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quietearth [Celluloid 07.22.12] horror thriller


With the rising tide of independent found footage horror films, it's remarkable for any one to rise above the fray, let alone one that tackles the ever-complicated anthology style. After viewing the phenomenally edited red-band trailer, I leaped headfirst onto the buzz bandwagon of anxiously waiting genre fans, crossing my fingers and craving one more reason to glance over my shoulder at nightfall. As I sat in the small screening room on Wednesday, with a gaggle of likewise genre film lovers, I found myself waiting. I waited for each next tale to bring chills up my spine or at least for the carefully placed video glitches to quit making my ears pop. However, as the twists continued to range from the predictable to the face-palm-worthy, I realized that if I truly wished to see the film that the trailers promised, I'd only be left waiting.

The film contains five shorts, threaded together by the overall story of a gang of destructive misfits, creeping into a house in search of a mysterious VHS tape. Though their usual gigs consist of cheap topless female shots, which they typically accomplish by force, they take this job in hopes of significantly better pay. Once they break into the house, however, they're greeted by a corpse, surrounded by VHS tapes and slumped before a stack of TV's spewing white noise. As they search through the tapes they're faced with hyper-violent footage, documenting ghastly accounts of hungry demonic creatures, cold-blooded murder, mutilation and malevolent supernatural beings.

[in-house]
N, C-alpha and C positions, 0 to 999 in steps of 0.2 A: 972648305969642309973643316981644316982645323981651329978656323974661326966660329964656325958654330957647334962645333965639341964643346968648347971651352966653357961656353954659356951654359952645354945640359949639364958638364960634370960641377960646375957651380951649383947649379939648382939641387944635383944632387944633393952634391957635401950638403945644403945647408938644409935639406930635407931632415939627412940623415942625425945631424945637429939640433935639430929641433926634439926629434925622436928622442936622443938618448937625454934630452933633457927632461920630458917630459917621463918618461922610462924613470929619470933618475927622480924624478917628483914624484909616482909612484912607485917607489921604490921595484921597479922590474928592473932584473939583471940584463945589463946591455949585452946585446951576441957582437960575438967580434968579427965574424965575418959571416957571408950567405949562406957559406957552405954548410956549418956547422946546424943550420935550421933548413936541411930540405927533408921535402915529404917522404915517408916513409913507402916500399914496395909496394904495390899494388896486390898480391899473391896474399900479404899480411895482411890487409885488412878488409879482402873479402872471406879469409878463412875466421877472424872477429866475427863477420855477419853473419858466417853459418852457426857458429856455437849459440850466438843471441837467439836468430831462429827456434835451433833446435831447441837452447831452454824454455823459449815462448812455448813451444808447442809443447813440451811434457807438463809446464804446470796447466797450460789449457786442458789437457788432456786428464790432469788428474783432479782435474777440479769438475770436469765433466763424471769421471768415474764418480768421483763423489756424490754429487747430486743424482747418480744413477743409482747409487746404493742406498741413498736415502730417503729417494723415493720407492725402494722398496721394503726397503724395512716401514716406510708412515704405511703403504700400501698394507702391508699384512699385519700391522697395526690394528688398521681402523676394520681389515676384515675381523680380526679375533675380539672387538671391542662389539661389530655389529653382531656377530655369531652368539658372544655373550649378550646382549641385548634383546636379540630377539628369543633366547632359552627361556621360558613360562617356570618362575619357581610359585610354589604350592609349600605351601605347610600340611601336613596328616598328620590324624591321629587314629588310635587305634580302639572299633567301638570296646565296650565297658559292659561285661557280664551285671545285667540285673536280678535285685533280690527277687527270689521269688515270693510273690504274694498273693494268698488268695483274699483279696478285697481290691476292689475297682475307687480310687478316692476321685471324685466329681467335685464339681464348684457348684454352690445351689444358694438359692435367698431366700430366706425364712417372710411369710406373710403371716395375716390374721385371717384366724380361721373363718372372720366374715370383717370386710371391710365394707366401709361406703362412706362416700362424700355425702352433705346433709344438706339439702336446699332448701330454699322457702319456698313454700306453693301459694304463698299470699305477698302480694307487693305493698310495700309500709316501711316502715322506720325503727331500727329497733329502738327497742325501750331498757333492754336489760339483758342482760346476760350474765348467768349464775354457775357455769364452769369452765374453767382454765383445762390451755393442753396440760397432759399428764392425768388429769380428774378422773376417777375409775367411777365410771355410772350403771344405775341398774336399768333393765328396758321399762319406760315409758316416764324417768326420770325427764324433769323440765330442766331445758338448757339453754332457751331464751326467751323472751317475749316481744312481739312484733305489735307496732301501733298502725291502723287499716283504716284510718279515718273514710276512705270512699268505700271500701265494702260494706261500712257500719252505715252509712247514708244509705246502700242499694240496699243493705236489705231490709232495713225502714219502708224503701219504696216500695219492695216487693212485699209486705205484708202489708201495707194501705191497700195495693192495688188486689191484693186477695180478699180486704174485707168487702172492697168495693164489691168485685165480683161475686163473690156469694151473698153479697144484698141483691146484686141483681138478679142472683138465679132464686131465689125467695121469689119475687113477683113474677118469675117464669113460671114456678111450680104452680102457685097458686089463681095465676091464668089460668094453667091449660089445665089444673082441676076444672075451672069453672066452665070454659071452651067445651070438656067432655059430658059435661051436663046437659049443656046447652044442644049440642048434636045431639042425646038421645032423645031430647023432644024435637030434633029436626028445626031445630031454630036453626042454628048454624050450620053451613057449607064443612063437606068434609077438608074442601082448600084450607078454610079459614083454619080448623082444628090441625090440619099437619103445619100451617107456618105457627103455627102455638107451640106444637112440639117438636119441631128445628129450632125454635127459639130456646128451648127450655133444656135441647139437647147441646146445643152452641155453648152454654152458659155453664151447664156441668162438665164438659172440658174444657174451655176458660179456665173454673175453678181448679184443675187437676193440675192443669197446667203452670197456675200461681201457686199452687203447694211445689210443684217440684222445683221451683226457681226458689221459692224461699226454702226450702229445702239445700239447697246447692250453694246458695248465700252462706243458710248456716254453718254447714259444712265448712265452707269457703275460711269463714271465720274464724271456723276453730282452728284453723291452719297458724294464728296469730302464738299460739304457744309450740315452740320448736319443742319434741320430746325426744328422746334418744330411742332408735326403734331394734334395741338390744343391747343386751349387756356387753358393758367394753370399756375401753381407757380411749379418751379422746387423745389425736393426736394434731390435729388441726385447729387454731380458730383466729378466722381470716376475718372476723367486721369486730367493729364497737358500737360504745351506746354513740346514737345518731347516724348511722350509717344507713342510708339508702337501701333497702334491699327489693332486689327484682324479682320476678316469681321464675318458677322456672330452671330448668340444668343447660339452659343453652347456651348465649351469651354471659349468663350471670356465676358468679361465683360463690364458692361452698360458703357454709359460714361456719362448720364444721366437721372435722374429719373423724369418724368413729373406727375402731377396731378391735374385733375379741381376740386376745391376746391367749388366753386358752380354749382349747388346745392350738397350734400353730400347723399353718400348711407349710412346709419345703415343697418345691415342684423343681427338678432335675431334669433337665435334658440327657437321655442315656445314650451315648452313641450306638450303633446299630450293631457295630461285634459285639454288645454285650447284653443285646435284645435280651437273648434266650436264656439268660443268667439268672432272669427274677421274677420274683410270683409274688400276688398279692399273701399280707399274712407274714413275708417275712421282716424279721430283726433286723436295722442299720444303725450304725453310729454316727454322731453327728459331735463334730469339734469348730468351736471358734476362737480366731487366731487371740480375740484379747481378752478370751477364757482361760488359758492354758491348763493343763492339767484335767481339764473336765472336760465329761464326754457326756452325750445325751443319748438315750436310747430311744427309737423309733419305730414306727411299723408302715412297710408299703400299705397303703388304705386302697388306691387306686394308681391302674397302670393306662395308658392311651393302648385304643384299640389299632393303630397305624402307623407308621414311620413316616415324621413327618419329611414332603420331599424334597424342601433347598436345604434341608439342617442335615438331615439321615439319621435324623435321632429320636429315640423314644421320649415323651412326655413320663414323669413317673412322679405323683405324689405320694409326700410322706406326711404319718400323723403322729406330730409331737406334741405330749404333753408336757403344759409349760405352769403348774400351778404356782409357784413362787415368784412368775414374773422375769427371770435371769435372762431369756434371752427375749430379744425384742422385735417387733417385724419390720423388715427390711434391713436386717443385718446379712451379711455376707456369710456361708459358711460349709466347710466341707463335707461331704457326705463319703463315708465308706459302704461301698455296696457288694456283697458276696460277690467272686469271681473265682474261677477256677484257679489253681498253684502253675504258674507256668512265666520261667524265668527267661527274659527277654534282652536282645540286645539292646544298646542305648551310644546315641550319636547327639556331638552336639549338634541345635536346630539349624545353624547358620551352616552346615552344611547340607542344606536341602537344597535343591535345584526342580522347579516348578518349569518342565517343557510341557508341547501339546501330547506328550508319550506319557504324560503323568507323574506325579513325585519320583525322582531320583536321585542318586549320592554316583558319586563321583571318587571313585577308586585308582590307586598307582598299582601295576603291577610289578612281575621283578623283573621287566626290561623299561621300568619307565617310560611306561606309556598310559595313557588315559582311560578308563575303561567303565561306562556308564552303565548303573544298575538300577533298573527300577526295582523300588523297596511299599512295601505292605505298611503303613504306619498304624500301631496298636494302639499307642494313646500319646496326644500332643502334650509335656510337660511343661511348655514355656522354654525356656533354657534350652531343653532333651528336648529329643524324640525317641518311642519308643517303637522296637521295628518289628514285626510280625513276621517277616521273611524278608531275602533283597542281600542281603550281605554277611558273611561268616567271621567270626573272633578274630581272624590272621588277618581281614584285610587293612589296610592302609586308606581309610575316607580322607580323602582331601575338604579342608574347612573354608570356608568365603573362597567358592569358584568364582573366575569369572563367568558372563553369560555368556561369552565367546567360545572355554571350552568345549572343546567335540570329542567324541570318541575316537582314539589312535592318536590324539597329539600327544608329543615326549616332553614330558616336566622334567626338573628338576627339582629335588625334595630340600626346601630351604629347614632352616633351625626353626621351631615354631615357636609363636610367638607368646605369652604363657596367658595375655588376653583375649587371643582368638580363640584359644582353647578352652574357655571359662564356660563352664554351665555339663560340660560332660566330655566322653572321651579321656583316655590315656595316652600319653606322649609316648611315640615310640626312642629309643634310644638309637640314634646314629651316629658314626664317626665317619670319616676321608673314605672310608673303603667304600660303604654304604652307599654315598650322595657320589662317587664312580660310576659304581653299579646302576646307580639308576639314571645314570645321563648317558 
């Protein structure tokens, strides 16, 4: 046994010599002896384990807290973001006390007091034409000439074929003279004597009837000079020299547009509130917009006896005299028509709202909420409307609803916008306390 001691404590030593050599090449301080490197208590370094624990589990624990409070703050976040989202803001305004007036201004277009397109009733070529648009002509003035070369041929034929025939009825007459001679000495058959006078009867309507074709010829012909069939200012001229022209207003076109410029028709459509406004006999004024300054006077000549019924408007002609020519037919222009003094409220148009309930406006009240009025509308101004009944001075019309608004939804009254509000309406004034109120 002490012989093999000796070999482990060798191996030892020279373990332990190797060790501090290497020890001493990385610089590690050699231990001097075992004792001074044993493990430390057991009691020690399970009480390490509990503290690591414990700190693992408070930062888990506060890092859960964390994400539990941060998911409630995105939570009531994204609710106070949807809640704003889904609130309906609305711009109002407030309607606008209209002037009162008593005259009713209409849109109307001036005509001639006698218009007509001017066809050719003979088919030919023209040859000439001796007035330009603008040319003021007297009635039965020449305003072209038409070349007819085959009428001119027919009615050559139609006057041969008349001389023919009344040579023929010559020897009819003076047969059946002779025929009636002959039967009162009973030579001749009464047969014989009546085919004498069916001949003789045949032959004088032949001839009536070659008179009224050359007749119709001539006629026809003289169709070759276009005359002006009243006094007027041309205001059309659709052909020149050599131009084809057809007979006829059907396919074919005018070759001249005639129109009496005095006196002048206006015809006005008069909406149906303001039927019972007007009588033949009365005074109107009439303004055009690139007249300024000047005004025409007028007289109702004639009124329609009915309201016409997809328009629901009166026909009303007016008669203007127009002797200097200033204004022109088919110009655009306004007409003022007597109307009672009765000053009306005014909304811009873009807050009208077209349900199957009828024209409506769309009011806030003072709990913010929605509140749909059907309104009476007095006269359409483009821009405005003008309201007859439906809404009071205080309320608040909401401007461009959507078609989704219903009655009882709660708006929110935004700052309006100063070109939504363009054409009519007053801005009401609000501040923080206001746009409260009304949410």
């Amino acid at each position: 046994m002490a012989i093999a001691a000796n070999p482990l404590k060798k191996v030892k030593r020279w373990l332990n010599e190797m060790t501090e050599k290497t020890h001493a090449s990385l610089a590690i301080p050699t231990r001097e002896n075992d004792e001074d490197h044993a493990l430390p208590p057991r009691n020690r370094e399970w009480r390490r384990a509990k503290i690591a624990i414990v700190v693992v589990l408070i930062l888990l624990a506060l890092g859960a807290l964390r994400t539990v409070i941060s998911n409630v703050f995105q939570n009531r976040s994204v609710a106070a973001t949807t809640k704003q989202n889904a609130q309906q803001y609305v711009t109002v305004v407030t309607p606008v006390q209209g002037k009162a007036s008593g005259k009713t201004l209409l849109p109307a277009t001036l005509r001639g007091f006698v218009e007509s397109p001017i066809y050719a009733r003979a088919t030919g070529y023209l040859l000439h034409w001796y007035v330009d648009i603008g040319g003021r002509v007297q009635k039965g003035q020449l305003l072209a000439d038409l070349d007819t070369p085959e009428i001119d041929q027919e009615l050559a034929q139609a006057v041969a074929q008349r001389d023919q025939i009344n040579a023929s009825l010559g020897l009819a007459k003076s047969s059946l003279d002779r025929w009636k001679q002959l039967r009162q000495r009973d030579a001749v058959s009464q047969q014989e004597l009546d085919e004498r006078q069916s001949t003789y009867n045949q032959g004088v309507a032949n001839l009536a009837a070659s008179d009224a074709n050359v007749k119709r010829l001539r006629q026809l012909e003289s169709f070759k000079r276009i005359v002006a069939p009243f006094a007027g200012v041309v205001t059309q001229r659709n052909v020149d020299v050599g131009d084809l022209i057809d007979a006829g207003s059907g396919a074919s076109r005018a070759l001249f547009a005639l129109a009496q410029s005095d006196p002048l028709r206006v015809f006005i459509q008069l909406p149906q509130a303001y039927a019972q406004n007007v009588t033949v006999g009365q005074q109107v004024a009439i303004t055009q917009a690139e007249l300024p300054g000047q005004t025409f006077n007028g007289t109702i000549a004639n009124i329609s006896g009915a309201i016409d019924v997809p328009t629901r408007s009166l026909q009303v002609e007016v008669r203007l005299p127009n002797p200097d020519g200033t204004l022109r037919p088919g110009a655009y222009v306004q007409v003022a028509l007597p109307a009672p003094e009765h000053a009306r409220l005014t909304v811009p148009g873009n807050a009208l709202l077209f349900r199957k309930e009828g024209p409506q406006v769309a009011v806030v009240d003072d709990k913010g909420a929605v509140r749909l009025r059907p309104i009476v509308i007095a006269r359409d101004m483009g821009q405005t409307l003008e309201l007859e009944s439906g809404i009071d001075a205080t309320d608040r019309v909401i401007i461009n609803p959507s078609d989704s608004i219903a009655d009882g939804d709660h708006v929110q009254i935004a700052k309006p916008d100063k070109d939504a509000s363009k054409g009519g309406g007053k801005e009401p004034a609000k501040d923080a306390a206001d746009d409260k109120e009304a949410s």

I will always commend any filmmakers that are able to maintain a successful anthology style horror film. As some of the most celebrated works in horror literature are short stories, it makes sense for an anthology series or film to offer a proper storytelling format for filmmakers within the genre. However, like any collection of short horror stories, the quality of an anthology style film may fluctuate from tale to tale. Also unlike an anthology in print or television, a film anthology takes on the task of holding our attention until the bitter end - regardless of how dragging, disruptive or dull some of the stories may be. That said, as many know, the whole of an anthology film is not always as good as the sum of its parts. Unfortunately, the main issue for V/H/S is that the sum of its parts barely made the cut.